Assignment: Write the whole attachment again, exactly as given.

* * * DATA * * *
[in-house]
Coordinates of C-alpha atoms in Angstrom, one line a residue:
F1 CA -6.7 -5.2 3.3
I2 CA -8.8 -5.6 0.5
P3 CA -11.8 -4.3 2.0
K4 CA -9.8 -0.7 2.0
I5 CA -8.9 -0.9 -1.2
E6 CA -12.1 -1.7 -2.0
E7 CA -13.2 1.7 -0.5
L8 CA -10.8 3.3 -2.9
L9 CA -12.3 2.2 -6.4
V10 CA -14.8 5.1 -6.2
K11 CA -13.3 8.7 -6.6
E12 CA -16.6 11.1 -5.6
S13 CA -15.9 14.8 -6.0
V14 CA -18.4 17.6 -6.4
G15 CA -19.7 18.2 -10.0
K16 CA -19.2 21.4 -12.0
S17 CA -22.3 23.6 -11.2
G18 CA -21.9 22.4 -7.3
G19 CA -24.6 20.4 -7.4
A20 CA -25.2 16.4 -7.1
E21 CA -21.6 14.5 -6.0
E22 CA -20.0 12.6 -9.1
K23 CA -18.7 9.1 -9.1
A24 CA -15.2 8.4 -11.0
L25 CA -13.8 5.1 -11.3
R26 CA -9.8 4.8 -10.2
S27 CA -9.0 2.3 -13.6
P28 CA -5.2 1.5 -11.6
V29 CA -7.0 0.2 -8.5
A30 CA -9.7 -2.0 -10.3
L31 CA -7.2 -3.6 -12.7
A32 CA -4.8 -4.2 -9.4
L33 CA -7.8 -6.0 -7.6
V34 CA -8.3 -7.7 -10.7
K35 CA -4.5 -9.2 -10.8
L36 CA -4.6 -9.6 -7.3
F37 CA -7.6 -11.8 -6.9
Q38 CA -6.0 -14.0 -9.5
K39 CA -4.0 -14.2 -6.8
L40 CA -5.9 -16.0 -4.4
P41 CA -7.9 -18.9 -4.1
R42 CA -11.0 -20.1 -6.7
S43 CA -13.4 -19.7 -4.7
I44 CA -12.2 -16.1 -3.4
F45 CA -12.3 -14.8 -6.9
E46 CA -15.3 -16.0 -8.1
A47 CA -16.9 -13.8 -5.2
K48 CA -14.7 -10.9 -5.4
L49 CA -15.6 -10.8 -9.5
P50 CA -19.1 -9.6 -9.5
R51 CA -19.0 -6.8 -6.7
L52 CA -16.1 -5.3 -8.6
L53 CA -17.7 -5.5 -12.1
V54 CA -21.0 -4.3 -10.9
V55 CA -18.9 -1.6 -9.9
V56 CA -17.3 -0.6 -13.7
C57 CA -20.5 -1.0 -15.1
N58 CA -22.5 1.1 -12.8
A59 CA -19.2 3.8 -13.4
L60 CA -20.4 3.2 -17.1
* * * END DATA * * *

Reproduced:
[in-house]
Coordinates of C-alpha atoms in Angstrom, one line a residue:
F1 CA -6.7 -5.2 3.3
I2 CA -8.8 -5.6 0.5
P3 CA -11.8 -4.3 2.0
K4 CA -9.8 -0.7 2.0
I5 CA -8.9 -0.9 -1.2
E6 CA -12.1 -1.7 -2.0
E7 CA -13.2 1.7 -0.5
L8 CA -10.8 3.3 -2.9
L9 CA -12.3 2.2 -6.4
V10 CA -14.8 5.1 -6.2
K11 CA -13.3 8.7 -6.6
E12 CA -16.6 11.1 -5.6
S13 CA -15.9 14.8 -6.0
V14 CA -18.4 17.6 -6.4
G15 CA -19.7 18.2 -10.0
K16 CA -19.2 21.4 -12.0
S17 CA -22.3 23.6 -11.2
G18 CA -21.9 22.4 -7.3
G19 CA -24.6 20.4 -7.4
A20 CA -25.2 16.4 -7.1
E21 CA -21.6 14.5 -6.0
E22 CA -20.0 12.6 -9.1
K23 CA -18.7 9.1 -9.1
A24 CA -15.2 8.4 -11.0
L25 CA -13.8 5.1 -11.3
R26 CA -9.8 4.8 -10.2
S27 CA -9.0 2.3 -13.6
P28 CA -5.2 1.5 -11.6
V29 CA -7.0 0.2 -8.5
A30 CA -9.7 -2.0 -10.3
L31 CA -7.2 -3.6 -12.7
A32 CA -4.8 -4.2 -9.4
L33 CA -7.8 -6.0 -7.6
V34 CA -8.3 -7.7 -10.7
K35 CA -4.5 -9.2 -10.8
L36 CA -4.6 -9.6 -7.3
F37 CA -7.6 -11.8 -6.9
Q38 CA -6.0 -14.0 -9.5
K39 CA -4.0 -14.2 -6.8
L40 CA -5.9 -16.0 -4.4
P41 CA -7.9 -18.9 -4.1
R42 CA -11.0 -20.1 -6.7
S43 CA -13.4 -19.7 -4.7
I44 CA -12.2 -16.1 -3.4
F45 CA -12.3 -14.8 -6.9
E46 CA -15.3 -16.0 -8.1
A47 CA -16.9 -13.8 -5.2
K48 CA -14.7 -10.9 -5.4
L49 CA -15.6 -10.8 -9.5
P50 CA -19.1 -9.6 -9.5
R51 CA -19.0 -6.8 -6.7
L52 CA -16.1 -5.3 -8.6
L53 CA -17.7 -5.5 -12.1
V54 CA -21.0 -4.3 -10.9
V55 CA -18.9 -1.6 -9.9
V56 CA -17.3 -0.6 -13.7
C57 CA -20.5 -1.0 -15.1
N58 CA -22.5 1.1 -12.8
A59 CA -19.2 3.8 -13.4
L60 CA -20.4 3.2 -17.1